Big-Girl Pants and A Raincoat

It appears that ten years have gone by since May 2013 when I decided that what I really needed to do was to start a blog.   I was living in Washington State working in a WIC (Women, Infants, and Children) nutrition clinic, then.  I had a nutty, wonderful Italian husband.  I was trying to negotiate the disappointment of having had to leave Costa Rica, assuming I would never be back.

How things have changed.  What a blessing it is that we can look backward over our lives, but not forward.

I took a break from blogging.  For a few reasons that confuse even me.  One, the reason that isn’t confusing, is that I have 1.5 full time jobs, and literally finding the time and/or being able to stay awake when I sit down are real challenges.  The cooking business that my boyfriend Hernan and I have takes tons of time and energy, even when we aren’t in the kitchen.  The cooking is the easy part.  And actually the other two reasons I haven’t been blogging are tied to my parther in life and work.  First, he is a very private person.  And it’s hard to share about MY life, when “I” am so often “we.”  He doesn’t post anything personal on line, and gets highly annoyed with me for posting pictures of him.  Which I do anyway sometimes because I am sharing about ME which he is separate from, but also not.  And then—the part that kind of kills me—there are people in his life do not like me.  Not for something I’ve done or haven’t done, simply for existing.  And it’s kind of hard for me to correct that.  No use promising to do better or saying I won’t do it anymore.  I am, in fact, going to go right on being me no matter whether even I like it or not.  So that’s that.  Why feeling dislike coming at me from the world silences me is not something I have spent a lot of time analyzing, but maybe I should. I would be a terrible public figure.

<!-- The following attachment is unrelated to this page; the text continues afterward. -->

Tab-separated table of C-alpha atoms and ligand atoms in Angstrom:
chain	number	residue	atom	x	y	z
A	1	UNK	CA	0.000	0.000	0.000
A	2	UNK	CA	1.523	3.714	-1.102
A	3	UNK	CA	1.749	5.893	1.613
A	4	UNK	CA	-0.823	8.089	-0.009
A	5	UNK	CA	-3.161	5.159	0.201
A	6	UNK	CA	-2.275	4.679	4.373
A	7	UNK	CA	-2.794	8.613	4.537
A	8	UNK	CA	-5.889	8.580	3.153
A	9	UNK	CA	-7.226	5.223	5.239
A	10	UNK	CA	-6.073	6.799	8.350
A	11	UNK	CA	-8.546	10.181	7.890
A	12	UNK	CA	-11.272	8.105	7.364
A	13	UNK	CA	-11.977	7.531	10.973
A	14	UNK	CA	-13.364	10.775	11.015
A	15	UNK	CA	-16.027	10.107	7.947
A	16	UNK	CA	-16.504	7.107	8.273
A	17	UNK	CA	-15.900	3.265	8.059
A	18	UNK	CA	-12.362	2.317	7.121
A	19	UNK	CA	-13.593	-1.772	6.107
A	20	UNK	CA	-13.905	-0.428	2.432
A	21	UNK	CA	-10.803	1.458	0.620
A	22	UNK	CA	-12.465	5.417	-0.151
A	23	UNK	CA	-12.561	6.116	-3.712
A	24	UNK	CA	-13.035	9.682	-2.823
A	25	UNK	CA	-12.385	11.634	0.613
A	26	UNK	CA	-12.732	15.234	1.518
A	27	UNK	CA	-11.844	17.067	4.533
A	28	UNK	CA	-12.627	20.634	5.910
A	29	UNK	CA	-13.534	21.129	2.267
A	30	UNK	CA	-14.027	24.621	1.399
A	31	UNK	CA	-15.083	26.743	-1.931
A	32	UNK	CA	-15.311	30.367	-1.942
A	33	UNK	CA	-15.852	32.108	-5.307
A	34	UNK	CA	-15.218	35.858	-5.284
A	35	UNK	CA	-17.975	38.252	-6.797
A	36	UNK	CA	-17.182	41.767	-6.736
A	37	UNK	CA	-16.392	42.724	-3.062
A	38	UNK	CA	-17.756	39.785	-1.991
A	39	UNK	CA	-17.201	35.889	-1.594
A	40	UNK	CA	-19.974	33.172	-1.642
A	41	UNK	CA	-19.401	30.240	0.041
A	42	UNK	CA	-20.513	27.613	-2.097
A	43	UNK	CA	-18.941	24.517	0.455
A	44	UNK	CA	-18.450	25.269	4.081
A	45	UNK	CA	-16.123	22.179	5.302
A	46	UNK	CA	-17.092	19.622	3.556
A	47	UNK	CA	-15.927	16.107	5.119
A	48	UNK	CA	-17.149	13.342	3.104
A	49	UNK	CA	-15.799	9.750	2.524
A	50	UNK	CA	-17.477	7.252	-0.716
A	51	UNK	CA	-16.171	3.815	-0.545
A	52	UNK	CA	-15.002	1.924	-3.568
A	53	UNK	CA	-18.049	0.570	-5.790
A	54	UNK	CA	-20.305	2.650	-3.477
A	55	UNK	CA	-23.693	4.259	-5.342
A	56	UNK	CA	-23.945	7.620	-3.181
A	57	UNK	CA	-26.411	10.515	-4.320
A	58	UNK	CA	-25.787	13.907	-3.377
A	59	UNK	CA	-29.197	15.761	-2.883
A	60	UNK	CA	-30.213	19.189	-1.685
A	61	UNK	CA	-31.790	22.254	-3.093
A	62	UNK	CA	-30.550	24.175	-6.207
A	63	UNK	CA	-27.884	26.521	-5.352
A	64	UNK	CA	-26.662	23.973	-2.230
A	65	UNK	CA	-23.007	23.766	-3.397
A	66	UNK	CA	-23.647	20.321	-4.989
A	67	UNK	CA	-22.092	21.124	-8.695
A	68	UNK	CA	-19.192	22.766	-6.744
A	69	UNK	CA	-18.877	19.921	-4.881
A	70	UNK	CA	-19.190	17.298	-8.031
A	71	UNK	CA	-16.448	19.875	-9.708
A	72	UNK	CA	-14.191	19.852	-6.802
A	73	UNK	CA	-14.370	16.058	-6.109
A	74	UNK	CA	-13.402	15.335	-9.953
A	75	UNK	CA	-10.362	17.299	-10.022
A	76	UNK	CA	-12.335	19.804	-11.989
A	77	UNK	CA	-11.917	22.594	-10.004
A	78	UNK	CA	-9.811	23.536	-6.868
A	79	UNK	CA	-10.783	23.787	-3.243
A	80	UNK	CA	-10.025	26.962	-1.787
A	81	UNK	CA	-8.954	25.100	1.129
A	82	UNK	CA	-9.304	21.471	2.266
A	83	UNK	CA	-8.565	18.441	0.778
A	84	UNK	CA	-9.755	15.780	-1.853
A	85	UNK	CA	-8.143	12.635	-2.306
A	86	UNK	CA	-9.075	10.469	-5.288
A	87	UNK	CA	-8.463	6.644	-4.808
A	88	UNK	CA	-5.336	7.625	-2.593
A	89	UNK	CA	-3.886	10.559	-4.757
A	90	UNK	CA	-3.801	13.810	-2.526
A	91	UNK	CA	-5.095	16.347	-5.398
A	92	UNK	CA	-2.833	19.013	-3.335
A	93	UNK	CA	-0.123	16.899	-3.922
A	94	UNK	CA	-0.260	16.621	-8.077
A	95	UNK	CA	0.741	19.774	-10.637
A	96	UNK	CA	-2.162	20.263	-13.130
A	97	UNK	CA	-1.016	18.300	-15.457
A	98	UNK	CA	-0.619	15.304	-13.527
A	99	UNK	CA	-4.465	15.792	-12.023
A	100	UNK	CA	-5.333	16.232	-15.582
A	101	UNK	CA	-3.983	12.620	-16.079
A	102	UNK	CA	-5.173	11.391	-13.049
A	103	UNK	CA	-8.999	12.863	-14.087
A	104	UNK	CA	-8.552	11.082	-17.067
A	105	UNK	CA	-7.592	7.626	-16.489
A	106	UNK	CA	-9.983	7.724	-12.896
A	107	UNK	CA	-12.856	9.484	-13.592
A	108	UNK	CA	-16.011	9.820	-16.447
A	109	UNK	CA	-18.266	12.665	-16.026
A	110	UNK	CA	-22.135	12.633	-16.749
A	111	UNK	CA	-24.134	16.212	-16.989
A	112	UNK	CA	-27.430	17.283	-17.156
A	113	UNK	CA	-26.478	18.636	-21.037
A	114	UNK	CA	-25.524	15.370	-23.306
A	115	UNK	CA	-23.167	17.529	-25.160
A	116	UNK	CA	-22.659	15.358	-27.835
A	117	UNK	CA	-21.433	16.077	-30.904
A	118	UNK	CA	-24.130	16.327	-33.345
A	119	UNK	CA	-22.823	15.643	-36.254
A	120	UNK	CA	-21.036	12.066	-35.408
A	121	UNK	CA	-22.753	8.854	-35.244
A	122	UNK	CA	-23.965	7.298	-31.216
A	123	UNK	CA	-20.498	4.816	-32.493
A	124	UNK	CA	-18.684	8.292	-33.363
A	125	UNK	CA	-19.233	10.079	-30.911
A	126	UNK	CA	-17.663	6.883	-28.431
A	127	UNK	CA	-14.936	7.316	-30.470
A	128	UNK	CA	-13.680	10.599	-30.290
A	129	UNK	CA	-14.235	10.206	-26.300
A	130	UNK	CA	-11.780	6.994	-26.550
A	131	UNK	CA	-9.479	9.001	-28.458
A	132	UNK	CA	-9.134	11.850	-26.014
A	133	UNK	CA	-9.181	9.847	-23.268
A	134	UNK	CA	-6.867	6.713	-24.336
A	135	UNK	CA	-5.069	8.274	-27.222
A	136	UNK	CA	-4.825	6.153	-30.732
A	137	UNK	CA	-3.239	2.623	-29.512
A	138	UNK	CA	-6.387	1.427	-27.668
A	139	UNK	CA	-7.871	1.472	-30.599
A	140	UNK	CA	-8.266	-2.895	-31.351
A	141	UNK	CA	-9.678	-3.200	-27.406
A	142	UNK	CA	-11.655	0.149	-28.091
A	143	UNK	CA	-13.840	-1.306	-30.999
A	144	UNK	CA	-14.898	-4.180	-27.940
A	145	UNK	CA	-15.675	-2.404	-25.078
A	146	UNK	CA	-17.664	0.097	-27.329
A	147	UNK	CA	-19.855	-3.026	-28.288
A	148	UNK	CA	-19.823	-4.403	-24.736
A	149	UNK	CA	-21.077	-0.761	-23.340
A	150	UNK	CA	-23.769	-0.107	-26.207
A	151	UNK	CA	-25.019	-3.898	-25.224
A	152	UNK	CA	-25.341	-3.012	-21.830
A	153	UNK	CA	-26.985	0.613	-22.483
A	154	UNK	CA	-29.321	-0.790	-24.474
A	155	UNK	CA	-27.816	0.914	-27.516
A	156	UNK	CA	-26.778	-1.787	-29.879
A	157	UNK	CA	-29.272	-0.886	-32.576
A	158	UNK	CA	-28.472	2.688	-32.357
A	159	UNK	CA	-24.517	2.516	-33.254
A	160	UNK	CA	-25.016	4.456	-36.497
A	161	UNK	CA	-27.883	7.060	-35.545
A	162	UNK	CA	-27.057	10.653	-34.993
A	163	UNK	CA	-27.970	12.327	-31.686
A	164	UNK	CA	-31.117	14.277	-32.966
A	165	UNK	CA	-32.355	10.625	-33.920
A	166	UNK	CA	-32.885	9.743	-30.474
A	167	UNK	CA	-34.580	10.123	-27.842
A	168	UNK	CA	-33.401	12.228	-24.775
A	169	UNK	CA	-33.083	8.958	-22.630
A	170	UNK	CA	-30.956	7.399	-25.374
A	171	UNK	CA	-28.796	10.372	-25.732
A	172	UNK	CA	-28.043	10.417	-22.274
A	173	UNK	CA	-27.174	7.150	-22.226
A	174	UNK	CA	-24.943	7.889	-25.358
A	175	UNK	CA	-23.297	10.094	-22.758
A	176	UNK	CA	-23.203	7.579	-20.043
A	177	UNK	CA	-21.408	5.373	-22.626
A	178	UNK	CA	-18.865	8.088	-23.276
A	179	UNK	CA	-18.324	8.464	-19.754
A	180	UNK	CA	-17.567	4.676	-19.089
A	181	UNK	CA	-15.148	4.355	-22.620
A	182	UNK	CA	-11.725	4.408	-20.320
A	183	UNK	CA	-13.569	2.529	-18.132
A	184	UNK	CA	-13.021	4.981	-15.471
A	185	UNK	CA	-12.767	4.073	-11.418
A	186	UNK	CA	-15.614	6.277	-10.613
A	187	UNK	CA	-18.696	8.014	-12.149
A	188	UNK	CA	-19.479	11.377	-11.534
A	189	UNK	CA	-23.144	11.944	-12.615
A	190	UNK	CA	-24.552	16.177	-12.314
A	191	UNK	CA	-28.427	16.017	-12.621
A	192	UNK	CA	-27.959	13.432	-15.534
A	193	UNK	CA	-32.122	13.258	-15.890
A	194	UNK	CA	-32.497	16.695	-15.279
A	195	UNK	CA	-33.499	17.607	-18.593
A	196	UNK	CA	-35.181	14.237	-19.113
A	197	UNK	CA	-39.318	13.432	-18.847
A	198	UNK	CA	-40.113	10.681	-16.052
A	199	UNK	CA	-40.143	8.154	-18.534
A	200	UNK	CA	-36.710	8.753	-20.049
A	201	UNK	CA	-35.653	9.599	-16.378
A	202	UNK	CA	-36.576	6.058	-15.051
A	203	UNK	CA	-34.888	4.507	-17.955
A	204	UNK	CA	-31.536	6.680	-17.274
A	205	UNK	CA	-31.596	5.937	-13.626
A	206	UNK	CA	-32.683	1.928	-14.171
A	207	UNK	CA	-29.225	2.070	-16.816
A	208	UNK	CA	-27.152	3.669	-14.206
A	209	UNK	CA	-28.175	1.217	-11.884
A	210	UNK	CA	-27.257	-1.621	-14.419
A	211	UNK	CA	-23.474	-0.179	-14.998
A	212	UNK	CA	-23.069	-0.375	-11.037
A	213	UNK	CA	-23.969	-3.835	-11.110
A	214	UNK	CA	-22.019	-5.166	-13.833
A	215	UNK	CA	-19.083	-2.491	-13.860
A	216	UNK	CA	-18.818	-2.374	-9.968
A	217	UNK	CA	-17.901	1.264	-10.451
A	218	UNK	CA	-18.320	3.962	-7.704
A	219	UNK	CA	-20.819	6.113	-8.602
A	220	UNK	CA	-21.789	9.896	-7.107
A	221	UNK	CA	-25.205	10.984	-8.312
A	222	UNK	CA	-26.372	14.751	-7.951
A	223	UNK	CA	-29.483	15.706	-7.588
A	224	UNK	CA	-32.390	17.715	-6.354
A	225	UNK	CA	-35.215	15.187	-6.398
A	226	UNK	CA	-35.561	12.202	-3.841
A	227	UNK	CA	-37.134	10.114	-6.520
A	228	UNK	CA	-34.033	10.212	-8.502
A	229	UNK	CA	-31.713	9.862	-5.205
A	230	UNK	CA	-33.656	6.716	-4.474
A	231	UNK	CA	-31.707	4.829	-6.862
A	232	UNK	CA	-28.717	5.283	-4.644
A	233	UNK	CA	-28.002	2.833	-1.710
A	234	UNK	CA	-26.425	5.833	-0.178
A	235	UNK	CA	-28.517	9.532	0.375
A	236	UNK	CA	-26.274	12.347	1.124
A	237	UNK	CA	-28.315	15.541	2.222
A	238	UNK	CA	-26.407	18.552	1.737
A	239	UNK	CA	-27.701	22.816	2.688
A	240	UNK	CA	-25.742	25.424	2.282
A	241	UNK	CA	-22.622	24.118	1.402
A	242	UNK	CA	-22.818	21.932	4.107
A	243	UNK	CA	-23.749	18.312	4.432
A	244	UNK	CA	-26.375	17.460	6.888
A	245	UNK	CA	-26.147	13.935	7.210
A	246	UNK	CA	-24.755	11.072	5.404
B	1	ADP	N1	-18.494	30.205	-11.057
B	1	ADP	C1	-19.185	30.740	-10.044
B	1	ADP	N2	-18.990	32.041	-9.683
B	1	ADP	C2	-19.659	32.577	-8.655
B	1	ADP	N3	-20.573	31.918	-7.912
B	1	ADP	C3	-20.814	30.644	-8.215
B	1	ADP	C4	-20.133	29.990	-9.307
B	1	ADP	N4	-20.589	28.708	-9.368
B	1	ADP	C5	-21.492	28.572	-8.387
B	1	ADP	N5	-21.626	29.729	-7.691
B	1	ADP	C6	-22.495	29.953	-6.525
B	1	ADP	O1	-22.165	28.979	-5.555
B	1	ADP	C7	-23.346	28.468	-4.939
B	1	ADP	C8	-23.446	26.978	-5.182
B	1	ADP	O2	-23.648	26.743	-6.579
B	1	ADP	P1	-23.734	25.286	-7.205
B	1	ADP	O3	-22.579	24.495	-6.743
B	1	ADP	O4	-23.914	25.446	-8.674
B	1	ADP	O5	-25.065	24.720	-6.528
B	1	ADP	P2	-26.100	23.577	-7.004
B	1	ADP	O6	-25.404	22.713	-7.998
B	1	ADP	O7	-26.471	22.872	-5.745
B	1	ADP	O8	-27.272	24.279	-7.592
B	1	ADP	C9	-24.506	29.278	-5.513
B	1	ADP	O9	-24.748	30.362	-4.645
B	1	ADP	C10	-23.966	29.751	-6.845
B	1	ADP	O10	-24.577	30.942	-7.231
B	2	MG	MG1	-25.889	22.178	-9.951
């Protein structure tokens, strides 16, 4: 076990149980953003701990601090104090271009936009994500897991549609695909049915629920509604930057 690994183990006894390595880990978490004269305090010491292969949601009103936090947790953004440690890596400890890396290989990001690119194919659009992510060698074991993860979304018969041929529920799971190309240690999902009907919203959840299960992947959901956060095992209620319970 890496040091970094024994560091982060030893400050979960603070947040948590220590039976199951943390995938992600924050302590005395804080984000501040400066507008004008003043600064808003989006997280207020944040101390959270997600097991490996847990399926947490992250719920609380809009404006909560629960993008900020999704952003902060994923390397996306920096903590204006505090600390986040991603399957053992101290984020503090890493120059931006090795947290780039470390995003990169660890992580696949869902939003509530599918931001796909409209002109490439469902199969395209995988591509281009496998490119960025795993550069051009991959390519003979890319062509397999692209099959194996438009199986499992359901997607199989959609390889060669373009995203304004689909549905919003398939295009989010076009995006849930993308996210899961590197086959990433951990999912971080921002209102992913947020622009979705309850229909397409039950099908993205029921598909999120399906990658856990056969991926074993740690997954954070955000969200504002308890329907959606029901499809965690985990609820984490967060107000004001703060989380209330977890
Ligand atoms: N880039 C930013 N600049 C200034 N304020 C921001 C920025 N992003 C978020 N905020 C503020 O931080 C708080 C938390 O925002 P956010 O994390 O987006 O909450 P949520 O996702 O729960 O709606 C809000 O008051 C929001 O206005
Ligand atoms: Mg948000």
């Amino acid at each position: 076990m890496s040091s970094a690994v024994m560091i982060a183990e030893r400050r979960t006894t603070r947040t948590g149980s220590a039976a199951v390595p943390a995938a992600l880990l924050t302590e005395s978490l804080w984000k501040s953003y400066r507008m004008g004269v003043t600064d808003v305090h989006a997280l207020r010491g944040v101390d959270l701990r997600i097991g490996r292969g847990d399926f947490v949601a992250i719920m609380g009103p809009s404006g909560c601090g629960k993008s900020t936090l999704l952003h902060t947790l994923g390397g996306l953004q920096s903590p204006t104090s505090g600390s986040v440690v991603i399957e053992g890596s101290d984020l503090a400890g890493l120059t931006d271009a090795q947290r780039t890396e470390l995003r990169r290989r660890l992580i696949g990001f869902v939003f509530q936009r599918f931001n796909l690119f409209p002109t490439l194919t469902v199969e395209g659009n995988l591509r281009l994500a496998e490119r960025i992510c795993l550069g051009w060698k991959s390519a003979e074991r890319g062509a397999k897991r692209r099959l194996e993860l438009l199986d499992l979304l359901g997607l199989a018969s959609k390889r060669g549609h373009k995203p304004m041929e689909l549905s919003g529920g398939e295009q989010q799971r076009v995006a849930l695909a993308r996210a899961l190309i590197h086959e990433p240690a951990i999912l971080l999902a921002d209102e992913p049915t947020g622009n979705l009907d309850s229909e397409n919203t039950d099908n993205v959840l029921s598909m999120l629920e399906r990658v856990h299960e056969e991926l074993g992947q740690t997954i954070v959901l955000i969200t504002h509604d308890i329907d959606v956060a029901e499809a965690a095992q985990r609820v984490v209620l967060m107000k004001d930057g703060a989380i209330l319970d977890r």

Anyway, I’m here.  Wearing my big-girl pants and my raincoat that hopefully will keep out the Dislike even if some of it falls on me.  Ha.  If I don’t continue this blog, no one will, and really, someone should! 

Baby steps.  Baby truths.  Baby blog posts.

My 19 year old nephew is here staying with us for a few weeks.  In a few days, Hernan’s mother and daughters are coming to visit.  Lots of excitement surrounding that, and some nail biting.  Then in June, a childhood friend will come with her young adult daughter.  So it’s going to be a busy time.  And I will be doing part time office work for Stay in Tamarindo, and I will be doing full time booking/cooking/bookkeeping/marketing for our catering company Tamarindo Grill Master.  And I will be keeping house and trying to get 8 hours of sleep a night.  Hoping to surf once in a while and blog with some slim regularity.  That’s a lot of things.  We’ll see how I do.

Circle back.  Step forward.  Smile.  Everything is alright, or at least some things are. Most things. And it’s a beautiful day.

It’s Not You; It’s Me

It probably seems like I’ve stopped talking to myself.  For sure, I’ve stopped talking to you.  Don’t worry, I’m not mad.  It’s not you; it’s me.

Everything changed.  Sort of suddenly.  I have two jobs now.  Two?  I have like six jobs now.  And while I would not say that my creative life is suffering, I would say that my creativity is for sure being re-channeled at the moment. 

I used to wake up in the morning, feed the cats, either go surfing or write in my diary, listen to the birds, take a walk, ponder, float all around my interior and exterior spaces, then pedal off to work for a series of hours.  It was peaceful, sweet, maybe a little too easy, and very quiet.  A holding pattern, easy to hold.

And then, to make a long story short, everything changed.  Overnight.  Ok, not really, but we’ll go with that.  His name is Hernan. I first met him in a dream in February of 2020, and then in real life several months after.  We live together, play together, and work together.  And I have added, “Chef” to the list of titles by which I have been addressed in my life, whether I deserve them or not.

In the Beginning, we were trying to figure it all out, and my friend Kate, who is one of those friends you really need to listen to, said, “You guys should be chefs!  We’re desperate for chefs!  We need people to cook for people and you guys are the best cooks I know!”  She’s very enthusiastic, Kate is.  She doesn’t really cook, so I wasn’t sure how seriously to take her.  I mean she practically loses her mind in fits of joy over a bowl of boiled potatoes with olive oil and oregano.  But then again–those were some pretty good potatoes!